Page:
Humans Are Erasing Billions of Years of Data From Ancient Meteorites

Inadvertently destroying priceless information contained inside is a common and simple approach for determining whether or not a rock is a meteorite and what sort of meteorite it is.

Researchers from MIT in the US and Paris Cité University in France discovered that the magnetic record kept inside ferromagnetic crystals in meteorites is erased and overwritten by the usage of rare-earth magnets like neodymium. Due to the high iron content of many meteorites that impact Earth, we are losing crucial information on how magnetic fields in space have shaped these meteorites over the course of billions of years.

"Meteorites offer priceless evidence of planetary development and creation. The history of planetary dynamos, the thermal development and differentiation of planetesimals, and the accretion in the protoplanetary disk have all been restricted by research on the paleomagnetism of these bodies.

A team lead by planetary scientist Foteini Vervelidou of MIT writes, "However, the potential of these magnetic recordings in furthering the area of planetary research is severely impeded by a frequently utilized technique: application of hand magnets to help in meteorite categorization.

The magnetic record of a meteorite is nearly instantly destroyed when it comes into contact with a magnet.

Interesting changes in minerals can result from exposure to a magnetic field. Magnetic minerals include crystals that can align with the magnetic field during the formation of a piece of rock and, in certain circumstances, become magnetized themselves, leaving a trace of the direction and strength of the magnetic field that generated it.

Scientists use these data to learn about the history of the Earth's magnetic field and how it has changed and developed over time. The study of these records is known as paleomagnetism here on Earth. Because of the abundance of such recordings in the earth beneath us, we have gained a great deal of knowledge about our ever-evolving home planet.

Similar records are likely to be preserved on other stony planets, but our ability to retrieve them is obviously far more limited. For instance, there is a lot of curiosity in Mars. A revolving, convecting, conducting fluid located deep within the earth, known as a dynamo, creates the magnetic field that surrounds us.

Now, Mars lacks a functioning dynamo, and it is unknown why its whole magnetic field vanished. Old rocks from Mars might provide further information about the time when the planet did have an active dynamo, and occasionally, very seldom, ancient rocks from Mars do reach Earth.

One prominent example is the Black Beauty meteorite, also known as Northwest Africa 7034, which was discovered in the Moroccan desert sands in 2011. One of the oldest Martian meteorites found on Earth, it has pieces that have been dated to as far back as 4.4 billion years, when the Solar System and the planets that make up its core were still young.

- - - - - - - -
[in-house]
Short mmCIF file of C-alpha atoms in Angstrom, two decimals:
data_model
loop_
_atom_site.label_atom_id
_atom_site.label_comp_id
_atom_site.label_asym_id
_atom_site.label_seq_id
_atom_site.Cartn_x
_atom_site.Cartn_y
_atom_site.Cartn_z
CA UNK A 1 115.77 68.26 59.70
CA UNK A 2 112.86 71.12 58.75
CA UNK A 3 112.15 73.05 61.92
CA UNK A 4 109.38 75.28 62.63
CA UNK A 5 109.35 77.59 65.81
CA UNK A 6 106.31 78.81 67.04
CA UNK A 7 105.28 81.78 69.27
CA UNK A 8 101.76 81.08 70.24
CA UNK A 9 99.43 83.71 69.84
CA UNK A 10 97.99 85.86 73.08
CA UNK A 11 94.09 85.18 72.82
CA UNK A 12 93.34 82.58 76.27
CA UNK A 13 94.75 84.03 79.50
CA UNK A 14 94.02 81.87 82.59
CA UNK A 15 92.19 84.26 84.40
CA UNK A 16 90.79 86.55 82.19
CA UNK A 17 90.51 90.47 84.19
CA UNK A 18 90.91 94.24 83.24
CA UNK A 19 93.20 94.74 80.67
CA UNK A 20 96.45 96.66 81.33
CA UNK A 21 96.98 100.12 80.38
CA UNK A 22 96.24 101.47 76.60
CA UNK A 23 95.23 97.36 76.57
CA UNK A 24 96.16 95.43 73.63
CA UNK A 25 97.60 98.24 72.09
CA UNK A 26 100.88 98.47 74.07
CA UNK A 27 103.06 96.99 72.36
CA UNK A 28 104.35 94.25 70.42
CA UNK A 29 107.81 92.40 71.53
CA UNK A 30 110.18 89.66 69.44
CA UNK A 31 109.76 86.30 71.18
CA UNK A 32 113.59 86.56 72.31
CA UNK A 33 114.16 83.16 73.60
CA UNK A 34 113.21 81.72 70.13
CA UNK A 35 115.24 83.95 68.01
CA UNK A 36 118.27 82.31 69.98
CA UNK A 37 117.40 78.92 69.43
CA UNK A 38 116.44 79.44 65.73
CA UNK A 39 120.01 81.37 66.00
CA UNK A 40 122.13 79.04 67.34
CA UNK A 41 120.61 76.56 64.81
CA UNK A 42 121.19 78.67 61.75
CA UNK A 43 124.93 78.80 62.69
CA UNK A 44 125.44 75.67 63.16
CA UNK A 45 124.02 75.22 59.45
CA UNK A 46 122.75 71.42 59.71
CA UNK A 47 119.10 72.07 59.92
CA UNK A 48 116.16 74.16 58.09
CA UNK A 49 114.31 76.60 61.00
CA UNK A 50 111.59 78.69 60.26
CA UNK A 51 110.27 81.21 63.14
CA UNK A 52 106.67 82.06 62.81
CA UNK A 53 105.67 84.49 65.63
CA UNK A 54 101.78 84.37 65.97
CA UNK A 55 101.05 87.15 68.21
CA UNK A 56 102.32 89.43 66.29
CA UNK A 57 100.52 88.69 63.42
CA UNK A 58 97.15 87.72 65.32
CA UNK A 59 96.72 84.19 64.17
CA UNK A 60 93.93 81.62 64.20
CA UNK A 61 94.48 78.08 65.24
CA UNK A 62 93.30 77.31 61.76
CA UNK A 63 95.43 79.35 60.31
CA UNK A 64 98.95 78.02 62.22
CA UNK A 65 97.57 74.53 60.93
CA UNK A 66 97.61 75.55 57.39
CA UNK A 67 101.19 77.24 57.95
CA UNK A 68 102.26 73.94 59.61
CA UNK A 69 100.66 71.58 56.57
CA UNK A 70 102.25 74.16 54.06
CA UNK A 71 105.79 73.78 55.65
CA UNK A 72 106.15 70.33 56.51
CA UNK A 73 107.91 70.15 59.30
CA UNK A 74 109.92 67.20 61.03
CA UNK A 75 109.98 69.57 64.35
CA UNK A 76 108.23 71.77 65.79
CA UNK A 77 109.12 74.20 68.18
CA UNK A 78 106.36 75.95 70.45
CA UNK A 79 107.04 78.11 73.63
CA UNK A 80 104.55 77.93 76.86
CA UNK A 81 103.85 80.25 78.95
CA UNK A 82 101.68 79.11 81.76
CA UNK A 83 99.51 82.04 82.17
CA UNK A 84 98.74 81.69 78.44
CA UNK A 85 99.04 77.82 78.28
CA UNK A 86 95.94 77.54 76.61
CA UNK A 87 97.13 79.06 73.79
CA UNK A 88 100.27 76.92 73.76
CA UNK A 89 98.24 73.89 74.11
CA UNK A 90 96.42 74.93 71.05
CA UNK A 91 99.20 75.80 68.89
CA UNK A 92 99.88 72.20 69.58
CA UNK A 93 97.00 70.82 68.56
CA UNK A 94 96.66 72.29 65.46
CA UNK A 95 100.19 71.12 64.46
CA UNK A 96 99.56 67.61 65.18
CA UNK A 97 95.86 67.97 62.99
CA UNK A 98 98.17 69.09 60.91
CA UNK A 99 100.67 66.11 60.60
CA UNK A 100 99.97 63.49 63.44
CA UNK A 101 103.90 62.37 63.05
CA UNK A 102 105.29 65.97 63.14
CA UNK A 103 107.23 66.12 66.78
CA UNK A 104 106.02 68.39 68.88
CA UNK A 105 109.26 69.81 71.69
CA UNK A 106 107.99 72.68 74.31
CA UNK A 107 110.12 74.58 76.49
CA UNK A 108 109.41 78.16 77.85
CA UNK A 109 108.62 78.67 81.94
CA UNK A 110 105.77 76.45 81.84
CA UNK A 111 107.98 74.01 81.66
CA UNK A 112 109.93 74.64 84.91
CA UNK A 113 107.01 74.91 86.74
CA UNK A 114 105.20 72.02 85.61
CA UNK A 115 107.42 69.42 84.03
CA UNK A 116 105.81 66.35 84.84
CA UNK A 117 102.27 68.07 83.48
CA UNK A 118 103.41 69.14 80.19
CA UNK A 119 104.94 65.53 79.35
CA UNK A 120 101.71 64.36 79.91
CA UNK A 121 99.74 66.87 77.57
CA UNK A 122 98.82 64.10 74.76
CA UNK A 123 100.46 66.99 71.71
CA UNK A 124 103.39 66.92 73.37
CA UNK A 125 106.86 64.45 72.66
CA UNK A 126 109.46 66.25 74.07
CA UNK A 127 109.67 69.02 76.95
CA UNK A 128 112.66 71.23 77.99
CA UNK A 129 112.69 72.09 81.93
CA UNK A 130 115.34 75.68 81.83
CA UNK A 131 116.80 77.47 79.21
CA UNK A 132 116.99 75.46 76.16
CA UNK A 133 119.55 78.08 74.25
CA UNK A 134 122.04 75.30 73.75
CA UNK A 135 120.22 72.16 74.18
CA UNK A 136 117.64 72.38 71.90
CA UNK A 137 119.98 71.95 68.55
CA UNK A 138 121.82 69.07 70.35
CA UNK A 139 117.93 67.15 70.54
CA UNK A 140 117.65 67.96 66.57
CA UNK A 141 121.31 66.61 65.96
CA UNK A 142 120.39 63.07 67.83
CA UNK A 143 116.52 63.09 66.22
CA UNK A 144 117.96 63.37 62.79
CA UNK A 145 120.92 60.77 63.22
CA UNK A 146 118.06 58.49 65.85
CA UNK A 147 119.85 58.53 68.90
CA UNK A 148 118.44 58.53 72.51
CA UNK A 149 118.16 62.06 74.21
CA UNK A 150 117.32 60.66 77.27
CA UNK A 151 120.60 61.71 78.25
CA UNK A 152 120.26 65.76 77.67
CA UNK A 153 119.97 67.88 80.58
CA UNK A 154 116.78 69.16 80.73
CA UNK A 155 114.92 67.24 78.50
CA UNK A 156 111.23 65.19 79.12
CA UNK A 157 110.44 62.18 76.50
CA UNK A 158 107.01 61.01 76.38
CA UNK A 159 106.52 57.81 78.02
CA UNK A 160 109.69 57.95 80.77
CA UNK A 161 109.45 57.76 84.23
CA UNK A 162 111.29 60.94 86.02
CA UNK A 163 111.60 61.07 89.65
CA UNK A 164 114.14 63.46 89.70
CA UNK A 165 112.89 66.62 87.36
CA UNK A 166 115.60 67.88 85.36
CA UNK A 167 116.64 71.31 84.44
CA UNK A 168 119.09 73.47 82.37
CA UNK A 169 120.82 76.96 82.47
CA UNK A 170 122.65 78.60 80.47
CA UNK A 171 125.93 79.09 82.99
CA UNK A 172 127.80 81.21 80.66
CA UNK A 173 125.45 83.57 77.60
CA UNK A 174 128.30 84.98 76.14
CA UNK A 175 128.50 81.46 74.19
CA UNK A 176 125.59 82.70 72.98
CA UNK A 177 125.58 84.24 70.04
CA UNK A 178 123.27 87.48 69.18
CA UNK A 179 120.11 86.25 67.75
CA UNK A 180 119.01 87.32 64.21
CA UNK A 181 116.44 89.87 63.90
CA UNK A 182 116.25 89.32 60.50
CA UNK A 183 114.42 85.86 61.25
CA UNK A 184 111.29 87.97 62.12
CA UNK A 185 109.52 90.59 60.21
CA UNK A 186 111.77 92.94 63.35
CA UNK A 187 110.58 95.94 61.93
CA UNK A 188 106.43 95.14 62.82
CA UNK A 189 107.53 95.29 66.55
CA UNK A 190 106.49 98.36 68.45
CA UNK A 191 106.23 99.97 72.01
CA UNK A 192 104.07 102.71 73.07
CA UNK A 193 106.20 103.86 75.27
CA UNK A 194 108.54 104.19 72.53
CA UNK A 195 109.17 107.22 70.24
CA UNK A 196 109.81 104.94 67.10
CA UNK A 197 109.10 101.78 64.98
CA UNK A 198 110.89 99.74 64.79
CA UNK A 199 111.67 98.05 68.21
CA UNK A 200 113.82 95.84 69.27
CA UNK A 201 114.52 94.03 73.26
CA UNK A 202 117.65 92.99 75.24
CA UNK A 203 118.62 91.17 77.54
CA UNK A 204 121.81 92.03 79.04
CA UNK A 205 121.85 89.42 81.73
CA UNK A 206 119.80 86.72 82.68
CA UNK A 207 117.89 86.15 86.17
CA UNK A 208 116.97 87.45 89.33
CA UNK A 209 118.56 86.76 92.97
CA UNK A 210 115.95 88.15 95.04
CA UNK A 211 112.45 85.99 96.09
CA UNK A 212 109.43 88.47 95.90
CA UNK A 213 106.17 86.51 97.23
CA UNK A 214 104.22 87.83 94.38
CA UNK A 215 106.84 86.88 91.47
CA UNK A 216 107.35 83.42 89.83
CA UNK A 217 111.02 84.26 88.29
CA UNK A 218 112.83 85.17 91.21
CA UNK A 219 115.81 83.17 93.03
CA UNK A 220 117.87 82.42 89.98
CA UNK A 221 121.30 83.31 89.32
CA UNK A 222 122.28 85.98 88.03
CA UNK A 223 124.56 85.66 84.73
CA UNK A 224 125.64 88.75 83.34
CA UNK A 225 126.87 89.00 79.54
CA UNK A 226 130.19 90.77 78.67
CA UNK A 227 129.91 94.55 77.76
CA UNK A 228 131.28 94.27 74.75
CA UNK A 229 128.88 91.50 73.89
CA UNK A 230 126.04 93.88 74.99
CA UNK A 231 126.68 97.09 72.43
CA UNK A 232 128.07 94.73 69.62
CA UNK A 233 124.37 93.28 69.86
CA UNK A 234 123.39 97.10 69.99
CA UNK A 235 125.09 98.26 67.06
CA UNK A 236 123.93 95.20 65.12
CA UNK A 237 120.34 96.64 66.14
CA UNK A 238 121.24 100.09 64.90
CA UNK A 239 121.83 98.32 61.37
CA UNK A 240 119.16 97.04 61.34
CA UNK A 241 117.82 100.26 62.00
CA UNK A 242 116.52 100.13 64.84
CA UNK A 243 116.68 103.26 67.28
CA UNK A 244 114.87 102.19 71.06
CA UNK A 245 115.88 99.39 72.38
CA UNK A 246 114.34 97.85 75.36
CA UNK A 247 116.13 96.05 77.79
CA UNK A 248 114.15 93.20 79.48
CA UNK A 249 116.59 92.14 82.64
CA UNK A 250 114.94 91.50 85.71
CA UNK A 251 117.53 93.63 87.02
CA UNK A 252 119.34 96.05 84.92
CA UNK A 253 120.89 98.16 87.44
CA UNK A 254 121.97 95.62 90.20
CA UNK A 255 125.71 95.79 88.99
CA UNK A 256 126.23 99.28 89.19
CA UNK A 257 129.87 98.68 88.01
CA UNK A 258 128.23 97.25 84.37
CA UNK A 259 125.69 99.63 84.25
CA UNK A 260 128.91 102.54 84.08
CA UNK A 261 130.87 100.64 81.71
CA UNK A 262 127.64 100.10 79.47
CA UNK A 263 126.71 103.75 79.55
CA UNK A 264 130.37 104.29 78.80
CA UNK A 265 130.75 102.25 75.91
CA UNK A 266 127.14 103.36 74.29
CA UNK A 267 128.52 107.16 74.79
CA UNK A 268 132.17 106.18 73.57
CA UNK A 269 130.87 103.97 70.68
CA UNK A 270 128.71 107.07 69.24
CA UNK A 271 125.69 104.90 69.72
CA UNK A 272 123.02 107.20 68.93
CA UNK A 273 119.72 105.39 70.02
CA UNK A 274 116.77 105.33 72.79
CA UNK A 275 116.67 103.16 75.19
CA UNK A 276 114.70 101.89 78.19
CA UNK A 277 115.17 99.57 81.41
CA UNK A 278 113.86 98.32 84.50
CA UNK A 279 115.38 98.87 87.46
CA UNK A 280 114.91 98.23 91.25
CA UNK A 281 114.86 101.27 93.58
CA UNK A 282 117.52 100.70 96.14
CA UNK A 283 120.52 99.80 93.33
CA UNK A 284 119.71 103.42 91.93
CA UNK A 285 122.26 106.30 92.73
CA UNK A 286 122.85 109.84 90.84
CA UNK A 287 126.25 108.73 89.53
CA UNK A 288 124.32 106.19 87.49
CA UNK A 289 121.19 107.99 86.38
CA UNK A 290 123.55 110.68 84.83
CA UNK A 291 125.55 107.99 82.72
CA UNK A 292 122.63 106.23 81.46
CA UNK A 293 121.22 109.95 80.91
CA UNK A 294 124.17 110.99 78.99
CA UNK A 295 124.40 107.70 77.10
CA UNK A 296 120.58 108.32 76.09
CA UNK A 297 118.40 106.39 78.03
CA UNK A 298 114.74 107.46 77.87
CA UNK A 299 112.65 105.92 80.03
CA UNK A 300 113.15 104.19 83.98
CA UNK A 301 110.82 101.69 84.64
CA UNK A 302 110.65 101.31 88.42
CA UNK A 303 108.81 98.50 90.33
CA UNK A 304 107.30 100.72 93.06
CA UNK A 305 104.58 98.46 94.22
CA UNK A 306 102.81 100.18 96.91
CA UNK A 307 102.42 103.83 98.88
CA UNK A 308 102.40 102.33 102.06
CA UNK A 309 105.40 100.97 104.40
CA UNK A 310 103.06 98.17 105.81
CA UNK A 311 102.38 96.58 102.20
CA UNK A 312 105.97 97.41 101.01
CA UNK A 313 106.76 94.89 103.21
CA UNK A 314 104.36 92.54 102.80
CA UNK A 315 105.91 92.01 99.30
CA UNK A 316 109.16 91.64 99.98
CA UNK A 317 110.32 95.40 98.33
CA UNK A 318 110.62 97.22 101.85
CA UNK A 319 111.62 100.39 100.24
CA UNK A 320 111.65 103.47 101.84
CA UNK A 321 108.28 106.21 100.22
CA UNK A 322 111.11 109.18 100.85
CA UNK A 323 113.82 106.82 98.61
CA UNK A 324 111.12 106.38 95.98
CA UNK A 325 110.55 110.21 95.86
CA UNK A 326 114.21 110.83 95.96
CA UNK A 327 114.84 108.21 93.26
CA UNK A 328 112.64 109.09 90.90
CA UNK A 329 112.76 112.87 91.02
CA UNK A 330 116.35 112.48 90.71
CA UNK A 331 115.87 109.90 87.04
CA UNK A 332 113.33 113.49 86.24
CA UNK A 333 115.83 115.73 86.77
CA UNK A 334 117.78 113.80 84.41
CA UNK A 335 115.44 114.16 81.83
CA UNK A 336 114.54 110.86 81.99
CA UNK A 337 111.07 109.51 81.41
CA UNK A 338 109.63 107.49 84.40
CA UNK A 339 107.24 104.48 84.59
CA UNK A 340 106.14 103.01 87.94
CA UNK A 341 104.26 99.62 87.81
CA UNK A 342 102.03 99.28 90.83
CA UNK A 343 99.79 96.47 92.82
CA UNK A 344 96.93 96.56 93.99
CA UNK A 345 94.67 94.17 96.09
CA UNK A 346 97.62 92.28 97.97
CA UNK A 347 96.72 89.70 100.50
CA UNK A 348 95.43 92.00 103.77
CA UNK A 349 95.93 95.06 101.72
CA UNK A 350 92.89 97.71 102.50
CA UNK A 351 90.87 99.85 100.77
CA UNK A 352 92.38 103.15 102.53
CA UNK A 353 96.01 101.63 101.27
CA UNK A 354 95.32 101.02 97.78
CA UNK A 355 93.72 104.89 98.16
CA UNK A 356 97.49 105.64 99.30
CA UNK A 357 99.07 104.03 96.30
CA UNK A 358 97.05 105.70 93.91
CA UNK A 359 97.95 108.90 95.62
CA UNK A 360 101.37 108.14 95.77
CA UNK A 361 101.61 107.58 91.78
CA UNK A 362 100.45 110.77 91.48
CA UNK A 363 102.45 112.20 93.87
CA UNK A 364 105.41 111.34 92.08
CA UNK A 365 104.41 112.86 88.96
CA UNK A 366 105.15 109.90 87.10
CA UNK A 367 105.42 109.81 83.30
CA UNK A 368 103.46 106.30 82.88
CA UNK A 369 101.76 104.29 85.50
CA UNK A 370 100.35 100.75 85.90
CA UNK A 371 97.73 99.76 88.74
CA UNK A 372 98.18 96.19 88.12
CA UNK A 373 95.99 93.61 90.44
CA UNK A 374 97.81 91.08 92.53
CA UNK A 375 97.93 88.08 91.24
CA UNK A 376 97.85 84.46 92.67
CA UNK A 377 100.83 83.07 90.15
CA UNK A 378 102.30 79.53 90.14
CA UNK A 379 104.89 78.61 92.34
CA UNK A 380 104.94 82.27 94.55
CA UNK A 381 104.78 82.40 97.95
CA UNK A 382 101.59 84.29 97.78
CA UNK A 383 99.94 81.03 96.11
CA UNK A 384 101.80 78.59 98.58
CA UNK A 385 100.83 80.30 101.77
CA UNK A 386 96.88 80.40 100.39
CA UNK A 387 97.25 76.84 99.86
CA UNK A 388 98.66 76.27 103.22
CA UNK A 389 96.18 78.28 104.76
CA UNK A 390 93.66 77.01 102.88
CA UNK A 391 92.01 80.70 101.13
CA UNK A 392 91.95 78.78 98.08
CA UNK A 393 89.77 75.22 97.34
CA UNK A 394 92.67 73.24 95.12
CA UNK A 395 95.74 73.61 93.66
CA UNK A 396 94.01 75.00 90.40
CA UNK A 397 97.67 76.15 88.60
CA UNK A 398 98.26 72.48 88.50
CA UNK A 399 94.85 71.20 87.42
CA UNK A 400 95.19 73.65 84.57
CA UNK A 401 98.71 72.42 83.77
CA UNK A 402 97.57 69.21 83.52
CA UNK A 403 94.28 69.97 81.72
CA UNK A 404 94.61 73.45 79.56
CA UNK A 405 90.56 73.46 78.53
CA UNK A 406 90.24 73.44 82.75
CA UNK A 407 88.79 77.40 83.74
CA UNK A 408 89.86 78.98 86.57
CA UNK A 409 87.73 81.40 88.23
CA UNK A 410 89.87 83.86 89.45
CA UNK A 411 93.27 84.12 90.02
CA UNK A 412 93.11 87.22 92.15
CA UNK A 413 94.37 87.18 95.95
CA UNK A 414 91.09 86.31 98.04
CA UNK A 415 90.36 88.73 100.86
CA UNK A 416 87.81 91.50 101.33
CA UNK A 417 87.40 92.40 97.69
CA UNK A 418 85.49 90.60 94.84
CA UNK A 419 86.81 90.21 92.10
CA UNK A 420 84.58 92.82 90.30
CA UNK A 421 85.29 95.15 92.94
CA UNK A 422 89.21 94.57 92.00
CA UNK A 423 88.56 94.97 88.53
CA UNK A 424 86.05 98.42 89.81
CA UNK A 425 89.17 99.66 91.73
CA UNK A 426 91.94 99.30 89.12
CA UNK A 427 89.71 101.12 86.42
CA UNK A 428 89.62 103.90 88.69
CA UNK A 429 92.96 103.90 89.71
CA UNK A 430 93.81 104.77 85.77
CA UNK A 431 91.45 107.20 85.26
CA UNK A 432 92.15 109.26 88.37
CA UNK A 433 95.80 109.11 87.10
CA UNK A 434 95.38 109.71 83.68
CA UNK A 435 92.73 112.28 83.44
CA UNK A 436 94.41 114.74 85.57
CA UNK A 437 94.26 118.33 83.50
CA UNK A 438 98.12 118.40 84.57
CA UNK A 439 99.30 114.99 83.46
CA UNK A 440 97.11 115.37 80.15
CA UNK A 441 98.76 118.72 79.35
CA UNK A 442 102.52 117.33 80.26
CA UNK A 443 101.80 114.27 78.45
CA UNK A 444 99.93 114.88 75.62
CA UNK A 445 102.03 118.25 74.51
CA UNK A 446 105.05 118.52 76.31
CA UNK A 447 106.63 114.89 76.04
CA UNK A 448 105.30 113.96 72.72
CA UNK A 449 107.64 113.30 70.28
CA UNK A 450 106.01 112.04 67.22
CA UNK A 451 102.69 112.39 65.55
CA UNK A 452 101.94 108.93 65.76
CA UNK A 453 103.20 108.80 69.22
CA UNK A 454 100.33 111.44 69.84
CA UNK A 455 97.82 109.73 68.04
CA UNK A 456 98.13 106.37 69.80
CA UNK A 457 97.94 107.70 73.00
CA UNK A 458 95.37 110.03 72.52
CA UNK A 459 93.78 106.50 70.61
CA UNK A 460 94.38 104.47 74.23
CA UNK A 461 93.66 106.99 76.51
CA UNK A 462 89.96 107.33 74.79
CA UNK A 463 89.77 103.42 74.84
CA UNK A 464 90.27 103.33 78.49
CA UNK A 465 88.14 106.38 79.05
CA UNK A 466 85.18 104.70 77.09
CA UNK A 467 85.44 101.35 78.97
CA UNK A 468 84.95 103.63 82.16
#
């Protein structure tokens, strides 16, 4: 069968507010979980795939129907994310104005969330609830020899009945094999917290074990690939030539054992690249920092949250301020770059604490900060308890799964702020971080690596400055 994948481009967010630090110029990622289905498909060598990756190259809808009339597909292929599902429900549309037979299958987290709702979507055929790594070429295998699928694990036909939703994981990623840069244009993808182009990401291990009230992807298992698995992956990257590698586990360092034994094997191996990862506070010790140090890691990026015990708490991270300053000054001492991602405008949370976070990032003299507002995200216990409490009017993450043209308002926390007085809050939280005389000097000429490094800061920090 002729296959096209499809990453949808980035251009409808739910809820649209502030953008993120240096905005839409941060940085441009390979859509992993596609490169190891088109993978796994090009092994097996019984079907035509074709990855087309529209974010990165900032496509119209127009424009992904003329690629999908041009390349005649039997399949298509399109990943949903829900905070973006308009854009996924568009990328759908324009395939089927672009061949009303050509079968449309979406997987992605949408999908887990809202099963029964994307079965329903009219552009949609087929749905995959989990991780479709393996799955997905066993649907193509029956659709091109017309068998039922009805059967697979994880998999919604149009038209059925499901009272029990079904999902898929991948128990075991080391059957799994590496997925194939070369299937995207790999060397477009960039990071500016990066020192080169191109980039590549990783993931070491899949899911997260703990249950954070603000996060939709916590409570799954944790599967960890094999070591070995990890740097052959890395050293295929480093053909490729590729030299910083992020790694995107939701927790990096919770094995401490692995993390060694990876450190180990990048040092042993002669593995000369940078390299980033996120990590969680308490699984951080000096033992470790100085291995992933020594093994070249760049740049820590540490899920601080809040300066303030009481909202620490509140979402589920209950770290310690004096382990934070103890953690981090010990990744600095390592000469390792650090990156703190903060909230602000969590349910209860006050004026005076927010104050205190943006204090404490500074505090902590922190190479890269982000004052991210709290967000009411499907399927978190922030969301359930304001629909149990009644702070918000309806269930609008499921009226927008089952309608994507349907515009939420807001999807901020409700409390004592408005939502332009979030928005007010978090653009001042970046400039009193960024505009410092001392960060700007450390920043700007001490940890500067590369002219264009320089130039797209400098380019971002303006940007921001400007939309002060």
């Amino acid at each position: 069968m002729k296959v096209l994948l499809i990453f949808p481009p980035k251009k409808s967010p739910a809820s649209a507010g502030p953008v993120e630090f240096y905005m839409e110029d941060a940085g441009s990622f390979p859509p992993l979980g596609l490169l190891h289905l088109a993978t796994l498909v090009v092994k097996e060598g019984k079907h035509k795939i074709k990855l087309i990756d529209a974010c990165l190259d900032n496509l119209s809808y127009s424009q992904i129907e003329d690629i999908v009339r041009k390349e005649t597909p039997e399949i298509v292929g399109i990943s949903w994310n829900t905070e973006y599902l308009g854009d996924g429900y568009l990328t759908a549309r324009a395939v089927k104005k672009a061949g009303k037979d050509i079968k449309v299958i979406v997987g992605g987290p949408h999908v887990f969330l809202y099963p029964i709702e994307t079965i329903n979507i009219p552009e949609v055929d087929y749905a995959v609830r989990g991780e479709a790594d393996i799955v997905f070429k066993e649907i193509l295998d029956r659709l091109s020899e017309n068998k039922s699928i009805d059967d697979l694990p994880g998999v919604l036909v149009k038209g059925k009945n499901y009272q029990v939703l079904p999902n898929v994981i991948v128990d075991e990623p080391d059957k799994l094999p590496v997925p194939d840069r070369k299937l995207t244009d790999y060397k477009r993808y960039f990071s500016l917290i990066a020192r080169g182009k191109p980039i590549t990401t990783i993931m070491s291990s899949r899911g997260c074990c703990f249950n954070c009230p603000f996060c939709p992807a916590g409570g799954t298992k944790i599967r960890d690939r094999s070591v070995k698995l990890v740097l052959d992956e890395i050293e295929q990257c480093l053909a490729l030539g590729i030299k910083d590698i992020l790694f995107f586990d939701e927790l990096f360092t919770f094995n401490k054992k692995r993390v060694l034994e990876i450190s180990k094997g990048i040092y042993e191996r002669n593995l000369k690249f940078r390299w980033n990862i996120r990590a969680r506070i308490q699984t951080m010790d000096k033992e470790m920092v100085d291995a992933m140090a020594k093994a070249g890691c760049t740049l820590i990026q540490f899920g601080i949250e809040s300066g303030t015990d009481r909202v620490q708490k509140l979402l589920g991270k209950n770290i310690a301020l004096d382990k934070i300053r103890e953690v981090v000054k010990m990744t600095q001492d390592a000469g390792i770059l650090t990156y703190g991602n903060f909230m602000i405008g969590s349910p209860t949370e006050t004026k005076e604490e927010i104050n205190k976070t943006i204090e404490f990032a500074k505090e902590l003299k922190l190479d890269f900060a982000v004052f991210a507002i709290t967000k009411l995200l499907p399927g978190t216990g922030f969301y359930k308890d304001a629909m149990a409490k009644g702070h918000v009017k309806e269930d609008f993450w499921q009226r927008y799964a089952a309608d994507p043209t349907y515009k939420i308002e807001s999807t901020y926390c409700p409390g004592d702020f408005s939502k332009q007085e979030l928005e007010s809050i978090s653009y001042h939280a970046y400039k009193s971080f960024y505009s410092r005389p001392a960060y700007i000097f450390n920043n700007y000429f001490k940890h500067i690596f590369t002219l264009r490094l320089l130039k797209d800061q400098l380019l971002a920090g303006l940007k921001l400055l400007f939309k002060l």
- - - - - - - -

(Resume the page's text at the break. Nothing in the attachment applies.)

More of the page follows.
When scientists went to verify magnetic recordings in rock fragments, they discovered nothing—not even a trace—of the dynamo that Mars was assumed to have at the time. Any magnetic remnants of Mars that could have been present in NWA 7034 after it had made its way to Earth had been destroyed by the magnets employed by meteorite hunters to confirm their discovery.

Many meteorites have shown this phenomena, but no one has looked at how it works in detail. As a result, Vervelidou and her coworkers carried out a multi-step research that included numerical modeling, the remagnetization of terrestrial basalt using hand magnets, and an examination of 9 shards of the parent meteorite that gave rise to NWA 7034.

They started by estimating the magnitude of the magnetic field that would surround a hand magnet and the impact it would have on various-sized pebbles. They next used pieces of Earth basalt to verify the accuracy of their estimations by measuring the magnetization of the rock before and after it had been exposed to a neodymium magnet.

After being subjected to the hand magnet, several of the pieces underwent total demagnetization, while others exhibited partial demagnetization similar to that seen in meteorite chunks.

The stone had been erased, according to the 2014 examination of NWA 7034, although it is possible that other pieces of the parent meteorite still contain remnants of the original magnetic record. Testing these additional pieces was the research's next step. However, Vervelidou and her team discovered that not a single piece contained any indication of these data. They had all been entirely forgotten.

The study did, however, demonstrate that magnetic disruption progresses and follows a comparable demagnetization curve. In order to locate samples that still have fossilized magnetic fields, either from planetary processes or the Solar System itself, scientists researching the magnetization of meteorites in the future might use this information as a reference to how deep the demagnetization may go.

Meanwhile, methods that can identify meteorites without erasing the sensitive interior data are already in existence.

Several studies have demonstrated the effectiveness of using magnetic susceptibility meters as a non-destructive and precise method for classifying and identifying meteorites. According to the researchers, they may be used to identify not just between meteorites and terrestrial rocks but also between various species of meteorites.

We are still optimistic that more paired NWA 7034 stones and fresh Mars meteorite discoveries will be discovered in the near future and will be free of magnet remagnetization.

The research has been published in JGR Planets.